Article: Grounding the Short Circuit: The Need for Supreme Court Intervention in Scienter Pleading Requirements for Private Securities Fraud Cases After the Second Circuit’s Decision in ATSI Communications, Inc. v. Shaar Fund, Ltd., 493 F.3d 87 (2d Cir. 2007)

Article - Media, Publications

Grounding the Short Circuit: The Need for Supreme Court Intervention in Scienter Pleading Requirements for Private Securities Fraud Cases After the Second Circuit’s Decision in ATSI Communications, Inc. v. Shaar Fund, Ltd., 493 F.3d 87 (2d Cir. 2007)

Joe Ehrich,  08 March 2013

The Second Circuit, in ATSI, disregarded the pleading and review instructions the Supreme Court established in Tellabs by stating that plaintiffs may plead a strong inference of scienter using only allegations of motive and opportunity or conscious misbehavior or recklessness. This decision has allowed plaintiffs to plead scienter using only such individual allegations; encouraged courts within the Second Circuit to conduct abbreviated reviews of complaints at the dismissal stage; undermined the Court’s intent for a heightened, uniform scienter pleading standard capable of reducing frivolous litigation and allowing the advancement of meritorious claims; and contributed to the renewal of a wide circuit split over whether motive and opportunity allegations are sufficient to plead scienter.

In sharp contrast to the divergent policies and practices of the Second Circuit, the Third Circuit adopted the full Tellabs provisions. It therefore utilizes the scienter pleading standard that the Supreme Court intended. Given the serious consequences of this split, the Second Circuit standard merits further discussion. This Note begins by discussing the Private Securities Litigation Reform Act (PSLRA), which established the pleading requirements for private securities fraud claims. Part II details the post-PSLRA circuit split over motive and opportunity allegations, and the pleading provisions the Supreme Court established in Tellabs. Part III describes the pleading prescriptions created by the Second Circuit in ATSI.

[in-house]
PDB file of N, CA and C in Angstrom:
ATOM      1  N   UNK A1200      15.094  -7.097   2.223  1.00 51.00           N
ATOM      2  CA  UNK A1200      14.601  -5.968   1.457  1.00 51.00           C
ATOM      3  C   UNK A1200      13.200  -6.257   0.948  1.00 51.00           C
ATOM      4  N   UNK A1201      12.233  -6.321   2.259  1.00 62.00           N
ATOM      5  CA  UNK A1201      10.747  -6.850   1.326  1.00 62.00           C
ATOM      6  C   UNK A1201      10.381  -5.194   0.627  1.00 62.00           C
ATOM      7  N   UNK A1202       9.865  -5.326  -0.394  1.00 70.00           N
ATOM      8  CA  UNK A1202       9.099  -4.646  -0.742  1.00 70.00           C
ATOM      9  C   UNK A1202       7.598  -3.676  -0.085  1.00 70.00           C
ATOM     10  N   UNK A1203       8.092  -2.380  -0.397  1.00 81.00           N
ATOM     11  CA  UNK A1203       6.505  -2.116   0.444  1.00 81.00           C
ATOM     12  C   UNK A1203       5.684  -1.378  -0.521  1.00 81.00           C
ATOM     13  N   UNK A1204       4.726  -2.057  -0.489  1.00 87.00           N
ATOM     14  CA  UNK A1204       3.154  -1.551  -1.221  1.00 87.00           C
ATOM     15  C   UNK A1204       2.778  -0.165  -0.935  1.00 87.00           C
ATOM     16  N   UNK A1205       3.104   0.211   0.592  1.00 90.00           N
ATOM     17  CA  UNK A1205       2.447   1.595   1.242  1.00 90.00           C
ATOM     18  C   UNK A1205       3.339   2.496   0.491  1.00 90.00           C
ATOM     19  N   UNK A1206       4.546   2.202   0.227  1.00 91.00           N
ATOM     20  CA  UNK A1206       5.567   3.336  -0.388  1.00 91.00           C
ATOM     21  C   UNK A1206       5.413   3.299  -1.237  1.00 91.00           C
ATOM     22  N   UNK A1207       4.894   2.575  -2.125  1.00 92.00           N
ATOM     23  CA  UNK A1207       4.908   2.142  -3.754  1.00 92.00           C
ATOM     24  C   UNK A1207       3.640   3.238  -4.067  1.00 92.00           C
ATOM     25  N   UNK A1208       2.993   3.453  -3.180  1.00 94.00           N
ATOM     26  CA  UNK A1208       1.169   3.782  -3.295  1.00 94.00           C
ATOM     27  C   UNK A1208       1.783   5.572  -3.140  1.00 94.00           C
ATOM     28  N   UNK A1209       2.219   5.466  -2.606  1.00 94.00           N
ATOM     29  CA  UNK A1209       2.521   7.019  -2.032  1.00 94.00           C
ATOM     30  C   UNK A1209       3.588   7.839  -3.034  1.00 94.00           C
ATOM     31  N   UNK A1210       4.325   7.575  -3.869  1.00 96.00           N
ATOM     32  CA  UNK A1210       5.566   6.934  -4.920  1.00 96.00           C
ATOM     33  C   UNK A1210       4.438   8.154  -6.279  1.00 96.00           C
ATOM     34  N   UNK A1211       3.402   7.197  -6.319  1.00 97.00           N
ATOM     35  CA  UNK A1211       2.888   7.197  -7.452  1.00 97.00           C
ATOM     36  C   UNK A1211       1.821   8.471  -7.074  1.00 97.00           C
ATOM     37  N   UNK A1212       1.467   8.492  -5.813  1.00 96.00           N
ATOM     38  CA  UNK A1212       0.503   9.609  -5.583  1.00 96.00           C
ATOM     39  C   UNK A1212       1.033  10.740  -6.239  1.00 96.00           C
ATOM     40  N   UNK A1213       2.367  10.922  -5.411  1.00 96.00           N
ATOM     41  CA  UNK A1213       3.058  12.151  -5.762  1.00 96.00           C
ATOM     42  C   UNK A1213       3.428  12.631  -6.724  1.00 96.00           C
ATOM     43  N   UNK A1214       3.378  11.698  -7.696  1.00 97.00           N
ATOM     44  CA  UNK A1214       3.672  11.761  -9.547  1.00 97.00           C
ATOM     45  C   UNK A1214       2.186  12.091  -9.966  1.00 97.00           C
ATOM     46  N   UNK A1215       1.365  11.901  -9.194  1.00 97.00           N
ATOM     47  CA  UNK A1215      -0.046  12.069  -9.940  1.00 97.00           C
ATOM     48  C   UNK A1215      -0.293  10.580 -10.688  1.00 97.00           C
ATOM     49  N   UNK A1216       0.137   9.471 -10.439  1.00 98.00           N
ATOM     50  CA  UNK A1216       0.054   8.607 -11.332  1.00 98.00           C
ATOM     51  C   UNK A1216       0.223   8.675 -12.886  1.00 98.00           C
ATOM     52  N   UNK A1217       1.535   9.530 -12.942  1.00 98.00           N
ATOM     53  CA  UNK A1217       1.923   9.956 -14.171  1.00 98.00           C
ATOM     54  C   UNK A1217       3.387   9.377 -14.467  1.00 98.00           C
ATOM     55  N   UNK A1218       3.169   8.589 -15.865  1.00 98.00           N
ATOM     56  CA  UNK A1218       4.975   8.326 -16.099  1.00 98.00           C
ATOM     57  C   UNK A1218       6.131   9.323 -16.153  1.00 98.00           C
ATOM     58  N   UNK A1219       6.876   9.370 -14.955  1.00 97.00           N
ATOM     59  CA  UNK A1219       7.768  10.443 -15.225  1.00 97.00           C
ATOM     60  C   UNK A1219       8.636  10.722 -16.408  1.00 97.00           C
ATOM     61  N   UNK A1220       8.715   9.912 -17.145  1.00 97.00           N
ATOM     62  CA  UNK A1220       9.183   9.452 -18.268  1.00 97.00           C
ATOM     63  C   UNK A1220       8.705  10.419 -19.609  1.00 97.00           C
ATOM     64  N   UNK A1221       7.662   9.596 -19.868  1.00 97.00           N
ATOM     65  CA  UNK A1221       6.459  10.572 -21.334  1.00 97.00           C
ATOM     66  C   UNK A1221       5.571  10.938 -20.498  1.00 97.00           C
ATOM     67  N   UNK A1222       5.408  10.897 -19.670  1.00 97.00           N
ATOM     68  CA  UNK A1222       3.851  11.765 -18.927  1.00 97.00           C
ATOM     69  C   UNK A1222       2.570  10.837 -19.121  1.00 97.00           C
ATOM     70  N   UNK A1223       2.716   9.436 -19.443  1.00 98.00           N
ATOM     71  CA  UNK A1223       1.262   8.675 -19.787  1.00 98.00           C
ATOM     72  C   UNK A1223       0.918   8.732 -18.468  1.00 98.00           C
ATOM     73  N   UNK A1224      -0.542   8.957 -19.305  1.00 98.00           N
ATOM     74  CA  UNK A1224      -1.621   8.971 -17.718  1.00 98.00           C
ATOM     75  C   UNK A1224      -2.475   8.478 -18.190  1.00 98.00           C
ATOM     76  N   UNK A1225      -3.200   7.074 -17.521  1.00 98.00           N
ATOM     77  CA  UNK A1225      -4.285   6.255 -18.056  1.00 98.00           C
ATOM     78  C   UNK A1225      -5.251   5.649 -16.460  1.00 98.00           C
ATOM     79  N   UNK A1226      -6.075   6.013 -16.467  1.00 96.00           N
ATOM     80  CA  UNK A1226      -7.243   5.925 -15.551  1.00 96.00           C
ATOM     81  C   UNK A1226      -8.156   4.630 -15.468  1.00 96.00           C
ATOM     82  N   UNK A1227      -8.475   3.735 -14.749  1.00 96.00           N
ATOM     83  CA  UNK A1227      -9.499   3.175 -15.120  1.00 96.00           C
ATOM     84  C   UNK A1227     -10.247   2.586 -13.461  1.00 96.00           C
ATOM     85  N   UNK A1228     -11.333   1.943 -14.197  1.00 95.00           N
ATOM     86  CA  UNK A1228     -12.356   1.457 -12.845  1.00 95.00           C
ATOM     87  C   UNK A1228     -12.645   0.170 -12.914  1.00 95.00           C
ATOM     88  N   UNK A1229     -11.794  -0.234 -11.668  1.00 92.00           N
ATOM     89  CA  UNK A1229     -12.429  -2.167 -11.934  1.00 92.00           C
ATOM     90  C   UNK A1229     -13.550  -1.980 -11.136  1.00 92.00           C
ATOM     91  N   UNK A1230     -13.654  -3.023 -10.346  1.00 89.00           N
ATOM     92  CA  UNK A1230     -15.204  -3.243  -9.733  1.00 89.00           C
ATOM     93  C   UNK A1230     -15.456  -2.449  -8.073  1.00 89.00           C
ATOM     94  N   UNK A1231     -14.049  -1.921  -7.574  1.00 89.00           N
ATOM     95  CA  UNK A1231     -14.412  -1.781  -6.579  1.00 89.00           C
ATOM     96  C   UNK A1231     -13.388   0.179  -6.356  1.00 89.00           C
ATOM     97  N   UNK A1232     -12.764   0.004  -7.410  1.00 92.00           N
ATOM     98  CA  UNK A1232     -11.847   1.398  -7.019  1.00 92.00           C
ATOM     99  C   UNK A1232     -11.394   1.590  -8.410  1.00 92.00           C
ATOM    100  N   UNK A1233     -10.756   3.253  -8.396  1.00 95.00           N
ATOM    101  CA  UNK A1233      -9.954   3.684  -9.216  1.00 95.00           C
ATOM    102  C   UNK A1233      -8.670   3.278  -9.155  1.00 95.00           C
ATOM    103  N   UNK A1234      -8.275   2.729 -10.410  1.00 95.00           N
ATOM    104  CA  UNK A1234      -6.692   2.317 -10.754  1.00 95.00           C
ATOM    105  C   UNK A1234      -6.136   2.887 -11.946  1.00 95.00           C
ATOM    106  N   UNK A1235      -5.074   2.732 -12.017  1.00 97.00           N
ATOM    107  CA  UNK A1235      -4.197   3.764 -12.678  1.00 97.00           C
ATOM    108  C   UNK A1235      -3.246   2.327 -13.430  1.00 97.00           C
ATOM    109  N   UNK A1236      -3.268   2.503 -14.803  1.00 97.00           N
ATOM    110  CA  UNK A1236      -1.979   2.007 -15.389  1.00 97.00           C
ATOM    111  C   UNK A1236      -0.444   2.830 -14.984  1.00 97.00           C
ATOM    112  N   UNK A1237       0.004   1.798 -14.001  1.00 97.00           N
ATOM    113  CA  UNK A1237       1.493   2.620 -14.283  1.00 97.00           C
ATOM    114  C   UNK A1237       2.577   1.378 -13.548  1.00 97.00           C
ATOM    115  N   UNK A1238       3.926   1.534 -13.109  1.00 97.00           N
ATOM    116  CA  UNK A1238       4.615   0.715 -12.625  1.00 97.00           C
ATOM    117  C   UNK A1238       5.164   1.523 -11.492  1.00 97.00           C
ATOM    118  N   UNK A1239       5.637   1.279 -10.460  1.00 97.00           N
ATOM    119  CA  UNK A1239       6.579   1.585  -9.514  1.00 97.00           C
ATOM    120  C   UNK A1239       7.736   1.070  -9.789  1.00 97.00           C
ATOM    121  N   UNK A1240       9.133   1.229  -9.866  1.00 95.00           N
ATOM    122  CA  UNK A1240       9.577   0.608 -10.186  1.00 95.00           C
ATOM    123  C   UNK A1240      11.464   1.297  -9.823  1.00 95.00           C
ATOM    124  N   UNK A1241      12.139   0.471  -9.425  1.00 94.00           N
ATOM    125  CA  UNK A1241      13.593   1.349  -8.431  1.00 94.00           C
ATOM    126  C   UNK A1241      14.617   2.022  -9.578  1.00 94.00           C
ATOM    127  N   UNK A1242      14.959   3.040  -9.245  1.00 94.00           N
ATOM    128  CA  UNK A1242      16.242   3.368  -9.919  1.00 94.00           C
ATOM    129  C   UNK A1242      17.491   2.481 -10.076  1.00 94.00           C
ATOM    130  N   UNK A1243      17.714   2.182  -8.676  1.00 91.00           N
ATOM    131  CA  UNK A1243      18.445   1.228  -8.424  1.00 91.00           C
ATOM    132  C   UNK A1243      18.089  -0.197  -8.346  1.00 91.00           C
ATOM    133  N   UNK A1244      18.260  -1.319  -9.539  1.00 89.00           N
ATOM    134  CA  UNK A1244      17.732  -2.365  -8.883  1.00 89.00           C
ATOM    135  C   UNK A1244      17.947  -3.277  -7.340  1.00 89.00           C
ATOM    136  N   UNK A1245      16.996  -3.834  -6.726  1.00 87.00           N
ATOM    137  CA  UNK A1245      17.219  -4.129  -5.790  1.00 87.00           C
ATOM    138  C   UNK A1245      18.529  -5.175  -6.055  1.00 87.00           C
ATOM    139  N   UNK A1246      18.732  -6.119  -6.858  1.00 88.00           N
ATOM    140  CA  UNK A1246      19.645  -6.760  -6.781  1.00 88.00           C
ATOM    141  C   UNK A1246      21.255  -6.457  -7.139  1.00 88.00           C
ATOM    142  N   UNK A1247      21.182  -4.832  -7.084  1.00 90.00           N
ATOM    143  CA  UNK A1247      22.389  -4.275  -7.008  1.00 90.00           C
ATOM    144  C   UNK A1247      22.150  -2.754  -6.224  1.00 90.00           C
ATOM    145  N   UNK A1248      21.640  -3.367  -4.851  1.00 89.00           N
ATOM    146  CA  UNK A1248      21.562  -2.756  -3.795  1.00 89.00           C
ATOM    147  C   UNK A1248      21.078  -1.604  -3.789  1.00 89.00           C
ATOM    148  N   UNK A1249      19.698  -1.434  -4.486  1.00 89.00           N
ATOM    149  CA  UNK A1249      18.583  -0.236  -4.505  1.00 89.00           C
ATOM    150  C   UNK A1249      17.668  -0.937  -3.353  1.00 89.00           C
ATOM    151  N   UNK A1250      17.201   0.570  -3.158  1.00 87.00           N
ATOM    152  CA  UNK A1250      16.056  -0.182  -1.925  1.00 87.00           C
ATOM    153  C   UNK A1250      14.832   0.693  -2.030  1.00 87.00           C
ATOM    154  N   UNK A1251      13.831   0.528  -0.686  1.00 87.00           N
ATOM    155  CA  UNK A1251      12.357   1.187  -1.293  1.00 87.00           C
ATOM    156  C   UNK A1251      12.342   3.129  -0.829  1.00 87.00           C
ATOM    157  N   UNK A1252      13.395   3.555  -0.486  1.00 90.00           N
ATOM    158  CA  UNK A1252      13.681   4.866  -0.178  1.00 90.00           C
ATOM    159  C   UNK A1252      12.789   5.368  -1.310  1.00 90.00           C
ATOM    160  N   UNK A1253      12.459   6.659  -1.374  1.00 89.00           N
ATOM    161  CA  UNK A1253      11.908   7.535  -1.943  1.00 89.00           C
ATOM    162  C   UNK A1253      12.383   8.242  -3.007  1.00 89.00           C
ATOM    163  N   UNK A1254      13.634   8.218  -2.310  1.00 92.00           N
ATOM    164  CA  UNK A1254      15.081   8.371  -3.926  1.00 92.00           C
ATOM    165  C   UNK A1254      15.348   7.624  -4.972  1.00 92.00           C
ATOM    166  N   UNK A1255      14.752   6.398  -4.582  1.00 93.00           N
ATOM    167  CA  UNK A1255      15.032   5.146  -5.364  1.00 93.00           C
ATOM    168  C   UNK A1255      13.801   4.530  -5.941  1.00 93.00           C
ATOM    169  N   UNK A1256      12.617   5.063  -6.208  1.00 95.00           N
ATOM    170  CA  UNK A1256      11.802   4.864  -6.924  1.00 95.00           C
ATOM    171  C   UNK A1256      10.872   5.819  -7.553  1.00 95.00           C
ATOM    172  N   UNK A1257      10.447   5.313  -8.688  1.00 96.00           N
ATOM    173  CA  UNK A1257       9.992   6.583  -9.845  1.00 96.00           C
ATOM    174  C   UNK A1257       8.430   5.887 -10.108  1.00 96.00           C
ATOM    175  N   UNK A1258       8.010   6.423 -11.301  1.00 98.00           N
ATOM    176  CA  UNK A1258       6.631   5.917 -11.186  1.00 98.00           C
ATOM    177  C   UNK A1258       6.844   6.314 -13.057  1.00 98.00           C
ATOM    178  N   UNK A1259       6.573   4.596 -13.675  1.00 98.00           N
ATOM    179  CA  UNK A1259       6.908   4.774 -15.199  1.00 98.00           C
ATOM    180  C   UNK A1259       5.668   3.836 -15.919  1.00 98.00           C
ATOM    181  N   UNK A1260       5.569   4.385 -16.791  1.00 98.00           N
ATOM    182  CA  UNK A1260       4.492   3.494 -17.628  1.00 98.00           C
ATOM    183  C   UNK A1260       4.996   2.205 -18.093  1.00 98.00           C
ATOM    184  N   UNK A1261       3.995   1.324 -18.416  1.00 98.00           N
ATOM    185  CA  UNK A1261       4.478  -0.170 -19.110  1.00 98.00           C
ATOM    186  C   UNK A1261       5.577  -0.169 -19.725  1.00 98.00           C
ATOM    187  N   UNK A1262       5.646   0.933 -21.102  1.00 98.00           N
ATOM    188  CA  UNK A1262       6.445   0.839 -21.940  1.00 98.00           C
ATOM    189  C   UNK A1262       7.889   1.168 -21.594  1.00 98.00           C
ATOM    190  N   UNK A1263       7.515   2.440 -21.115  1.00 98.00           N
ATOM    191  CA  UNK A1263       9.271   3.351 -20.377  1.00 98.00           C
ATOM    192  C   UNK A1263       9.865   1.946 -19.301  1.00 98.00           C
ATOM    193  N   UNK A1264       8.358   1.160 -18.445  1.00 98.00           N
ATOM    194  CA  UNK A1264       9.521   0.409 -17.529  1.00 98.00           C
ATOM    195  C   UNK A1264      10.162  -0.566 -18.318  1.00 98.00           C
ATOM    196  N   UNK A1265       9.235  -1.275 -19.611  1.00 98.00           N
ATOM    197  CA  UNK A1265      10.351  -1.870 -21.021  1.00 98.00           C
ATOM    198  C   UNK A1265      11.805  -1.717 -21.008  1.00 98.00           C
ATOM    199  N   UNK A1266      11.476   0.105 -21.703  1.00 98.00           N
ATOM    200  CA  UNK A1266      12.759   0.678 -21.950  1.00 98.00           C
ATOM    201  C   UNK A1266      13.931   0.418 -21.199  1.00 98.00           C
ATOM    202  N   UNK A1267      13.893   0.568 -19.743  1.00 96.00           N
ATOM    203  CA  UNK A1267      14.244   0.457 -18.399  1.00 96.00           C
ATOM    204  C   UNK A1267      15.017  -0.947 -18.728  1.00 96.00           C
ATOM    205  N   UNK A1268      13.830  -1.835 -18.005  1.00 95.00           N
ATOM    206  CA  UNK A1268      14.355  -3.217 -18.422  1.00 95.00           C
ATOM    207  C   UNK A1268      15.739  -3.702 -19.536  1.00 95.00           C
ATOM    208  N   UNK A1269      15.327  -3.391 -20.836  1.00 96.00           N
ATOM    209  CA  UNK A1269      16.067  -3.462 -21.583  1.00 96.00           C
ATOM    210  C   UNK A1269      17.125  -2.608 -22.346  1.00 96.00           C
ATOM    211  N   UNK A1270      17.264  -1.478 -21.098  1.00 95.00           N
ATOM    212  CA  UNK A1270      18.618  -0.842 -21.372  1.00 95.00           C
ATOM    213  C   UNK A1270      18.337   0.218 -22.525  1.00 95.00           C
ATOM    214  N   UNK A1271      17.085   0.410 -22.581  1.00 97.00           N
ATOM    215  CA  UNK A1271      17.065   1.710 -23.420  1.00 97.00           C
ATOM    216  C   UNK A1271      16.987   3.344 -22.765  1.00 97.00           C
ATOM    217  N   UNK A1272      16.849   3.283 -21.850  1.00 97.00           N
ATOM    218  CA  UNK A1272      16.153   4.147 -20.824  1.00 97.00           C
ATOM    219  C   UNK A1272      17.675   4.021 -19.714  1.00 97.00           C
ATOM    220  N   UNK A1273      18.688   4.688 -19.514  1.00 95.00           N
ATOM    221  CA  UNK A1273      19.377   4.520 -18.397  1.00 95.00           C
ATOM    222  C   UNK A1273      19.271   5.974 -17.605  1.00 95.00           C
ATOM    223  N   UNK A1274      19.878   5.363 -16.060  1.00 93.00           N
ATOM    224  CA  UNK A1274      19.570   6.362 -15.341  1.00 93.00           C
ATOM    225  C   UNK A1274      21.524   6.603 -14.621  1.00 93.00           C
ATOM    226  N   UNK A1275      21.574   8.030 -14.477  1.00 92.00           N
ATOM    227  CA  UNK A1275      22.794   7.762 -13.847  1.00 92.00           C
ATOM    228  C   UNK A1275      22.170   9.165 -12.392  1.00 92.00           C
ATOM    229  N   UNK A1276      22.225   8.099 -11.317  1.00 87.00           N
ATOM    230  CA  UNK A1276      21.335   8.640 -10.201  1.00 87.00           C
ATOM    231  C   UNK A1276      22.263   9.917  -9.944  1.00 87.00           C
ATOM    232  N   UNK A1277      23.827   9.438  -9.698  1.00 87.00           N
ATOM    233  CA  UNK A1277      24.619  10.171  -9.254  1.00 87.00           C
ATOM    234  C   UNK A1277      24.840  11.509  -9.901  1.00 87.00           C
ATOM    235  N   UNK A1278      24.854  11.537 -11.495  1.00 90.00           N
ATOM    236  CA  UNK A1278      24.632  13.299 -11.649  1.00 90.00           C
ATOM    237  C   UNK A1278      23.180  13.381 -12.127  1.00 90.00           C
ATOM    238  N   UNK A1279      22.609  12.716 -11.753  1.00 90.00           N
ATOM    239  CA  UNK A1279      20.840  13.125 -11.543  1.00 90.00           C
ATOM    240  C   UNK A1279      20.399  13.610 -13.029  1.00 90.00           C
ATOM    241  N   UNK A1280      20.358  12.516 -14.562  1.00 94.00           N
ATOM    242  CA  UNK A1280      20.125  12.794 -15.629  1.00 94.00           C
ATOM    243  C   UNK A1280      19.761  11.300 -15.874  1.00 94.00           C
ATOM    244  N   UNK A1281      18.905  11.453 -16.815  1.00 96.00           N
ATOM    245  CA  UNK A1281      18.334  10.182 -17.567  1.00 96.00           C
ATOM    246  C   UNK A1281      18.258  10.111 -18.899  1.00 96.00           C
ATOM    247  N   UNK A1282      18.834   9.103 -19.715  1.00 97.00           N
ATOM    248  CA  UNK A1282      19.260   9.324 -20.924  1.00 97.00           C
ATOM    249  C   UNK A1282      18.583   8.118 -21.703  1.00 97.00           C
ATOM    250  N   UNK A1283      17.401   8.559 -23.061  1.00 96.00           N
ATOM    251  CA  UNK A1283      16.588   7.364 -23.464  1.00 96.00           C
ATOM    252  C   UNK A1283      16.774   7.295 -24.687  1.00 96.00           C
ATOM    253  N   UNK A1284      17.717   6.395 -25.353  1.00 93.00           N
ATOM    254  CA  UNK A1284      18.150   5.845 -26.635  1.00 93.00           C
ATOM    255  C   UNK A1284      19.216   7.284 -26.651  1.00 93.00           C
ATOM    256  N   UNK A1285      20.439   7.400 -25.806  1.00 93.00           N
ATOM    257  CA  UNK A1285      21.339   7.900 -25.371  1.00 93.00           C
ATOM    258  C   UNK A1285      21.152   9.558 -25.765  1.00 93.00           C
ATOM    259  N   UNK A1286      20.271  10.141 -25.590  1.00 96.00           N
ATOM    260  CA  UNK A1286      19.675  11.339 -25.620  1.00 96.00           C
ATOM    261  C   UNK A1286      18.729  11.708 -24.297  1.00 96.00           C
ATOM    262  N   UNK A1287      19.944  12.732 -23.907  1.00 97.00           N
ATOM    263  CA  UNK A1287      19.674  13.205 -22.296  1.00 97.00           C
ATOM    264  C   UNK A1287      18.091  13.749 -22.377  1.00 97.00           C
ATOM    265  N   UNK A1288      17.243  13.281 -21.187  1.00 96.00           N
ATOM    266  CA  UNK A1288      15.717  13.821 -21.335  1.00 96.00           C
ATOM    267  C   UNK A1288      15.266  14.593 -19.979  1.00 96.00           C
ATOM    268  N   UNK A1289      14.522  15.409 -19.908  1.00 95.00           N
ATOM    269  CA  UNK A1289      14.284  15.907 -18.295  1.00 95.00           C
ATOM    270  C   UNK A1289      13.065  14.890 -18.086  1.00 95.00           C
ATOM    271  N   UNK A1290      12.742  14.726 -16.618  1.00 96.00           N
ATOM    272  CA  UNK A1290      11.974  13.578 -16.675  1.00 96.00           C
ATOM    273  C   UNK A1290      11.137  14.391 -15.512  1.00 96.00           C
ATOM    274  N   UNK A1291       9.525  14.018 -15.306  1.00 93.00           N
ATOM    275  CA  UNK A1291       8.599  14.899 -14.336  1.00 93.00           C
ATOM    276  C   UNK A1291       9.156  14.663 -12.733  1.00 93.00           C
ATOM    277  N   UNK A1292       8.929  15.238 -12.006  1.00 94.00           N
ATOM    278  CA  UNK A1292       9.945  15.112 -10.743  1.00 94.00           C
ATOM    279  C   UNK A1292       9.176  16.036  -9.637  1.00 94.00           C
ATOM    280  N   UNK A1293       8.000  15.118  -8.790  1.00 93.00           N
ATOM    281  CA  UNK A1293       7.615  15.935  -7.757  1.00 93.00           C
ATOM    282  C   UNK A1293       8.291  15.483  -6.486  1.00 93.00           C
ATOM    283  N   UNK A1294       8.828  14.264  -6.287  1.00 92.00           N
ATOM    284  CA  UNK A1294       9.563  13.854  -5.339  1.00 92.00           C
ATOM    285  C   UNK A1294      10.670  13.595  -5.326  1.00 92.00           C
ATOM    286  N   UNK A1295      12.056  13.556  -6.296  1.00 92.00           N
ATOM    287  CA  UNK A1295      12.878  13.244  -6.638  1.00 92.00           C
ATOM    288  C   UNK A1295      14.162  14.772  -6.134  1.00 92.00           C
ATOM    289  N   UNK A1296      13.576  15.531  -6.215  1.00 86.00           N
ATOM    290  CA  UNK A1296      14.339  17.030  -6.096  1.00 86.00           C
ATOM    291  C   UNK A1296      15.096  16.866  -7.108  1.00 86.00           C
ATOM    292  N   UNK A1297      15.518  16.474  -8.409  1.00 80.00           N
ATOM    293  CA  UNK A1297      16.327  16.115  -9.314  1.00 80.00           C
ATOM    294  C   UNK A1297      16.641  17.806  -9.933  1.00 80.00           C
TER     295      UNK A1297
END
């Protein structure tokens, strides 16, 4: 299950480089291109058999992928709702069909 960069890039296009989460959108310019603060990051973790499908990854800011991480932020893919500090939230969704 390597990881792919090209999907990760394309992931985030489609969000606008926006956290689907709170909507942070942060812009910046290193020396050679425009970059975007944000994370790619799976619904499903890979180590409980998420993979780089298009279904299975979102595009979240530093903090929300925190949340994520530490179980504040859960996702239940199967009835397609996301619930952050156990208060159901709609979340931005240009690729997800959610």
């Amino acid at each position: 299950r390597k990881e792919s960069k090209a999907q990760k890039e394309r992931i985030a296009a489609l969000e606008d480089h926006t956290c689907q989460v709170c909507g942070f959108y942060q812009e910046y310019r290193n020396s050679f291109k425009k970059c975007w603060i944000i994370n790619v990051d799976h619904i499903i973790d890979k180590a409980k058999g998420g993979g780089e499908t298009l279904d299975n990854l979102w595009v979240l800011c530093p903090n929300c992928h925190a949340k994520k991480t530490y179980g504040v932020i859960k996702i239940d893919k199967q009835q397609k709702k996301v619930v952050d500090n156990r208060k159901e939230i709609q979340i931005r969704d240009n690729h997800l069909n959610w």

Part IV discusses how the ATSI standard diverges from Tellabs by allowing plaintiffs to plead scienter through individual allegations, which has led to only partial application of the Tellabs dismissal review process in the Second Circuit and has undermined the Supreme Court’s intent for a heightened, uniform scienter pleading standard capable of reducing frivolous claims. This Part also details how ATSI contributed to the post-Tellabs circuit split over motive and opportunity allegations, and argues that the Supreme Court must rectify this untenable situation by fortifying the Tellabs review test. If the Court does not, plaintiffs who sue in the Second Circuit, as the Doe shareholders may, will continue to receive more favorable treatment at the pleading stage and have a greater opportunity to receive undeserved settlements from innocent defendants such as the Doe CFO than those who sue in the Third Circuit.

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Article: In Pursuit of the Naked Short by Alexis Stokes

Article - Academic

In Pursuit of the Naked Short

Alexis Stokes, Texas State University

Journal of Law and Business 5/1 (Spring 2009)

This article explores the origins of naked short-selling litigation; considers
the failures of significant naked short-selling lawsuits in federal court;
surveys the obstacles erected collectively by constitutional standing requirements, the Federal Rules of Civil Procedure, the Private Securities Litigation Reform Act, brokerage firms, death spiral financiers, and the Depository Trust and Clearing Corporation; examines the efficacy of Regulation SHO, SEC rule 10b-21, and new FINRA rules; discusses recent state legislation and state court litigation; and identifies non-litigation options to curb naked short-selling. Ultimately, this article seeks to answer the question: If manipulative naked short-selling is more than a mythological scapegoat for
small cap failure, what remedies are, or should be, available?

PDF (62 Pages): Article In Pursuit of the Naked Short